A framework for the multiscale characterization of the coupled evolution of the solid grain fabric and its associated pore space in dense granular media is developed. In this framework, a pseudo-dual graph transformation of the grain contact network produces a graph of pores which can be readily interpreted as a pore space network. Survivability, a new metric succinctly summarizing the connectivity of the solid grain and pore space networks, measures material robustness. The size distribution and the connectivity of pores can be characterized quantitatively through various network properties. Assortativity characterizes the pore space with respect to the parity of the number of particles enclosing the pore. Multiscale clusters of odd parity versus even parity contact cycles alternate spatially along the shear band: these represent, respectively, local jamming and unjamming regions that continually switch positions in time throughout the failure regime. Optimal paths, established using network shortest paths in favor of large pores, provide clues on preferential paths for interstitial matter transport. In systems with higher rolling resistance at contacts, less tortuous shortest paths thread through larger pores in shear bands. Notably the structural patterns uncovered in the pore space suggest that more robust models of interstitial pore flow through deforming granular systems require a proper consideration of the evolution of in situ shear band and fracture patterns - not just globally, but also inside these localized failure zones.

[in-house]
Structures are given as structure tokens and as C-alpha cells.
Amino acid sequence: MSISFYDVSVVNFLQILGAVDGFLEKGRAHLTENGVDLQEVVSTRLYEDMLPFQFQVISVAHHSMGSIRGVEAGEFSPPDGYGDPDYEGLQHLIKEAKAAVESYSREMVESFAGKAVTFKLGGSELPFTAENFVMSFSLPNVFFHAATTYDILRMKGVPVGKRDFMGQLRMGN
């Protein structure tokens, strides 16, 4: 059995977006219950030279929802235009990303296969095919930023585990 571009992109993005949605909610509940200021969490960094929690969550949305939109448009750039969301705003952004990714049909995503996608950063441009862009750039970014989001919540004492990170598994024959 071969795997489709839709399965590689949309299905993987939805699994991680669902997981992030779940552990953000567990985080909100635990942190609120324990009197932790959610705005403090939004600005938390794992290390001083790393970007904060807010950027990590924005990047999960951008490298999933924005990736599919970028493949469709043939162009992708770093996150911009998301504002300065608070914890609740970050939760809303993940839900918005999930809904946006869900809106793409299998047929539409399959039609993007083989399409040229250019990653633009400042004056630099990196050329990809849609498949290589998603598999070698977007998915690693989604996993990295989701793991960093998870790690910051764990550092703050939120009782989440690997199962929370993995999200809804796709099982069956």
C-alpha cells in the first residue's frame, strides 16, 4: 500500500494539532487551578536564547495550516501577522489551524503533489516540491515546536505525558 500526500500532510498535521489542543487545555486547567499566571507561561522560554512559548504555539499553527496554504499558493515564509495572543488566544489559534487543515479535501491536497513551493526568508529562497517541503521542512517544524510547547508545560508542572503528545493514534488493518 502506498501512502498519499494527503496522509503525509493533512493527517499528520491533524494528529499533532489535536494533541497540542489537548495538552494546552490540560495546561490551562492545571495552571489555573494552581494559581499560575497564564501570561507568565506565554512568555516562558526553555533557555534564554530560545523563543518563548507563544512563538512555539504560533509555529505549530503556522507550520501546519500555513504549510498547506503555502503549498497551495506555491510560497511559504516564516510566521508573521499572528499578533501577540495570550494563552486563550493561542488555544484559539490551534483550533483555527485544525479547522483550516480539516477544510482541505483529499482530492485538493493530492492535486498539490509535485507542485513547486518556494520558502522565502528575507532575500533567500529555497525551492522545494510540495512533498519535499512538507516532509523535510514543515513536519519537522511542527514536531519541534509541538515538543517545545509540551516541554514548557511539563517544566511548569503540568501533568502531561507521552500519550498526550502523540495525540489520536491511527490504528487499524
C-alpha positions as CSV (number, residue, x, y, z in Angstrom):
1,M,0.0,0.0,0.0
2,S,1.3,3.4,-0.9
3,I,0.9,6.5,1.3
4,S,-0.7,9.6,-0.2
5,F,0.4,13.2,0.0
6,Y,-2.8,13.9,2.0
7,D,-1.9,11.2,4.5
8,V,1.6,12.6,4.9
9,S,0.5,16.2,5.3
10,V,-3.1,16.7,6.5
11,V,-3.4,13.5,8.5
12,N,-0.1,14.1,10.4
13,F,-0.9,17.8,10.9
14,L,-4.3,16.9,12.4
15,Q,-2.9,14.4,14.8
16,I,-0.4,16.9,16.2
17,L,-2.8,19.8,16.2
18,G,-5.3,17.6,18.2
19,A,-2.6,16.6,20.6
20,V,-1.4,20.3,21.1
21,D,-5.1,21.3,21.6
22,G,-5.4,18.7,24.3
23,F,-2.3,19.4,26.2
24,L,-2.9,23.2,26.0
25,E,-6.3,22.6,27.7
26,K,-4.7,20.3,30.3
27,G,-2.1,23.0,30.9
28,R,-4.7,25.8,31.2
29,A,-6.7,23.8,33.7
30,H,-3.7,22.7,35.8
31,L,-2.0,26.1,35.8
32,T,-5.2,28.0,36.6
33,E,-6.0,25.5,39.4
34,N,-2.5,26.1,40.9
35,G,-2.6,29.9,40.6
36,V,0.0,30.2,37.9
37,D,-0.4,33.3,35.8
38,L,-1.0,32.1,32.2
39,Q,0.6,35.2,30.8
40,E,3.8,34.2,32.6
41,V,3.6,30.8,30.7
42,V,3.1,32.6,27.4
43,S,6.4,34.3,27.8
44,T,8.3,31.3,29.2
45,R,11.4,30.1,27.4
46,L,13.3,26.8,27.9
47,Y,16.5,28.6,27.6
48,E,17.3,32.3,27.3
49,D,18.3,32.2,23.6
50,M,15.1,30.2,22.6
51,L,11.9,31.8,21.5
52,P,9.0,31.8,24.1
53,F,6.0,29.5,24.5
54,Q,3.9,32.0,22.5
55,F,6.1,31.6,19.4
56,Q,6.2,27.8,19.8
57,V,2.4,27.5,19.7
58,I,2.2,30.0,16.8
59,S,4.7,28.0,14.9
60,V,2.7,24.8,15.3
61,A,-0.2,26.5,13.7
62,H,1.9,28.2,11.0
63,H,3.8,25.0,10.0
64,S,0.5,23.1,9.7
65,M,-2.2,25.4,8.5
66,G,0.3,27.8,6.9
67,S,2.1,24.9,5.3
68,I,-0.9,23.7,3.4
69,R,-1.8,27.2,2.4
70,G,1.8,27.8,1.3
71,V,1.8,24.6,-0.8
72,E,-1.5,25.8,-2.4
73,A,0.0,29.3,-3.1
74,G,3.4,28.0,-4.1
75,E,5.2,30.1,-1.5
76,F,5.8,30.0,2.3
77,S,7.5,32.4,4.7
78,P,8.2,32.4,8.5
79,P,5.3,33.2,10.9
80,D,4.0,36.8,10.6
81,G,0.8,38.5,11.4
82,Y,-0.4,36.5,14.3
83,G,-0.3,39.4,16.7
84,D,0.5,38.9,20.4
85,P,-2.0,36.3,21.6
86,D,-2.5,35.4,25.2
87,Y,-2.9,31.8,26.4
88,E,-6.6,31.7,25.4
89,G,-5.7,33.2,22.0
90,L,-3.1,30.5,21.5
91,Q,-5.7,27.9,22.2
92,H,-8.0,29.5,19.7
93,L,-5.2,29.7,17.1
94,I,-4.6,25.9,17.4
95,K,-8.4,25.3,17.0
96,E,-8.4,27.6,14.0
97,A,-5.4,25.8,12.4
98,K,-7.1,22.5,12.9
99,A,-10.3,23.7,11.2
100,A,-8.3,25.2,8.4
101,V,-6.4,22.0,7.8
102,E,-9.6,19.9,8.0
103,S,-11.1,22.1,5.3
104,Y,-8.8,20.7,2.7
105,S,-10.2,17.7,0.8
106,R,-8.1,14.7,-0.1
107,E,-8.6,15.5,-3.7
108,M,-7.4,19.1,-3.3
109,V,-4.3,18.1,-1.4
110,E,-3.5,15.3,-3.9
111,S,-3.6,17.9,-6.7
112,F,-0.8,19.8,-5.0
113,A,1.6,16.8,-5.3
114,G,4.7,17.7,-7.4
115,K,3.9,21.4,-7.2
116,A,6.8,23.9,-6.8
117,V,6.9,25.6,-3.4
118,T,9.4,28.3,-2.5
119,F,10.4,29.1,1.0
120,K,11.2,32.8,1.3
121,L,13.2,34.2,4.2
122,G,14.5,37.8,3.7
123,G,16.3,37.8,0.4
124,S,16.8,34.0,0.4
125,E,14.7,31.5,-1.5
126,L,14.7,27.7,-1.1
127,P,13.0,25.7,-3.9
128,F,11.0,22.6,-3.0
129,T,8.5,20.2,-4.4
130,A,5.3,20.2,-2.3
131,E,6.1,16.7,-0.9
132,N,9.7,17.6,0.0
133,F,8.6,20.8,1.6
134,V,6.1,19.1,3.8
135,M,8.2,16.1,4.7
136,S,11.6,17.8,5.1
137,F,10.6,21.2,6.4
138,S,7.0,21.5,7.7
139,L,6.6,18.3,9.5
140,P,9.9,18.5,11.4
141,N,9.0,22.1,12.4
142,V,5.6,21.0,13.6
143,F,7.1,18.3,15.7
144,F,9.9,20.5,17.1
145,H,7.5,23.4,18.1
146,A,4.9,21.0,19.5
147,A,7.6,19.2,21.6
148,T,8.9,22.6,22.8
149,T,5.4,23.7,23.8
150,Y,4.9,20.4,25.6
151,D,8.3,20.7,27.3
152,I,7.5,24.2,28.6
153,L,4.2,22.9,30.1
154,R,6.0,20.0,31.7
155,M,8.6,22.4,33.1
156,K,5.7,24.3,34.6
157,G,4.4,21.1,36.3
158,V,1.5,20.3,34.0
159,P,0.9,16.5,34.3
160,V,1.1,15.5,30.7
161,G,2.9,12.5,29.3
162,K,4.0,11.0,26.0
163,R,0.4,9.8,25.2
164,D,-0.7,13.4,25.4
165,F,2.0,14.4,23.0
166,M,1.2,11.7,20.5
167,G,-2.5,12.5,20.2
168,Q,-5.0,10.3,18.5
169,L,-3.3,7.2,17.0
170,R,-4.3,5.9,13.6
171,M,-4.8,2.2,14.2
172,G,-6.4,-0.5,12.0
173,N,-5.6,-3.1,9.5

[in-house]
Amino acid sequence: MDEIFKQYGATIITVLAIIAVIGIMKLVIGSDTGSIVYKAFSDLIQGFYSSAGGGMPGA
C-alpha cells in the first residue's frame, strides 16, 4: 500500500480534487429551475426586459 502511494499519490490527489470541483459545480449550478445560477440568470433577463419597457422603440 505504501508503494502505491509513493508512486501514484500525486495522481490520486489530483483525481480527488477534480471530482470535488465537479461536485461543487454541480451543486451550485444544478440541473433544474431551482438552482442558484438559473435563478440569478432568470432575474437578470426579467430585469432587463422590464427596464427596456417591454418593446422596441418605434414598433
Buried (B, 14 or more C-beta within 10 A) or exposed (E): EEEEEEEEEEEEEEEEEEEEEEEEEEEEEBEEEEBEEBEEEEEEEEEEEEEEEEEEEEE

16. Further characterization of Closed Pore Insulation (CPI)

    NASA Technical Reports Server (NTRS)

    Russak, M.; Feldman, C.

    1973-01-01

    The thermophysical and mechanical properties of closed pore insulation (CPI) were measured after exposure to 25 simulated reentry thermal cycles. In addition, mechanical properties were obtained at elevated temperatures before and after cycling. The properties of CPI were not compromised by the cycling. High temperature creep studies were done on three CPI compositions (4, 8, and 12 Wt% CoO additive). CPI-4 had the best creep resistance at temperatures up to 1363 K.

  17. Effect of addition of pore expanding agent on changes of structure characteristics of ordered mesoporous silicas

    NASA Astrophysics Data System (ADS)

    Derylo-Marczewska, A.; Marczewski, A. W.; Skrzypek, I.; Pikus, S.; Kozak, M.

    2008-12-01